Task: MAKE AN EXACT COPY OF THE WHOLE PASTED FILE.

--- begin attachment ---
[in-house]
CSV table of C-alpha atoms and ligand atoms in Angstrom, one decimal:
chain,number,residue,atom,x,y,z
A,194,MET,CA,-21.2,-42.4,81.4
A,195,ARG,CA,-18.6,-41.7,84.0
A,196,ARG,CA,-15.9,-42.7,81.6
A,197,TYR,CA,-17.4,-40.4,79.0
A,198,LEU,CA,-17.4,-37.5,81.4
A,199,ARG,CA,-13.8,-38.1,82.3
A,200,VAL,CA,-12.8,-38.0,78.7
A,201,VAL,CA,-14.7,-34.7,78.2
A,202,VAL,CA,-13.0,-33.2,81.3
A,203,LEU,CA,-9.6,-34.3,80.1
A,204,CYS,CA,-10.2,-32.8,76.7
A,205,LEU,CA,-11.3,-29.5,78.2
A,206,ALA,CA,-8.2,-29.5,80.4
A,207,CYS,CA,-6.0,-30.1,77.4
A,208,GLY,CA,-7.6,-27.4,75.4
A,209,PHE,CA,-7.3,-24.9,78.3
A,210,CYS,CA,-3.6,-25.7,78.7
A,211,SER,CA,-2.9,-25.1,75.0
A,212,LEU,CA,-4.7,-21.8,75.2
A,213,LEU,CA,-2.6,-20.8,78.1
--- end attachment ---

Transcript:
[in-house]
CSV table of C-alpha atoms and ligand atoms in Angstrom, one decimal:
chain,number,residue,atom,x,y,z
A,194,MET,CA,-21.2,-42.4,81.4
A,195,ARG,CA,-18.6,-41.7,84.0
A,196,ARG,CA,-15.9,-42.7,81.6
A,197,TYR,CA,-17.4,-40.4,79.0
A,198,LEU,CA,-17.4,-37.5,81.4
A,199,ARG,CA,-13.8,-38.1,82.3
A,200,VAL,CA,-12.8,-38.0,78.7
A,201,VAL,CA,-14.7,-34.7,78.2
A,202,VAL,CA,-13.0,-33.2,81.3
A,203,LEU,CA,-9.6,-34.3,80.1
A,204,CYS,CA,-10.2,-32.8,76.7
A,205,LEU,CA,-11.3,-29.5,78.2
A,206,ALA,CA,-8.2,-29.5,80.4
A,207,CYS,CA,-6.0,-30.1,77.4
A,208,GLY,CA,-7.6,-27.4,75.4
A,209,PHE,CA,-7.3,-24.9,78.3
A,210,CYS,CA,-3.6,-25.7,78.7
A,211,SER,CA,-2.9,-25.1,75.0
A,212,LEU,CA,-4.7,-21.8,75.2
A,213,LEU,CA,-2.6,-20.8,78.1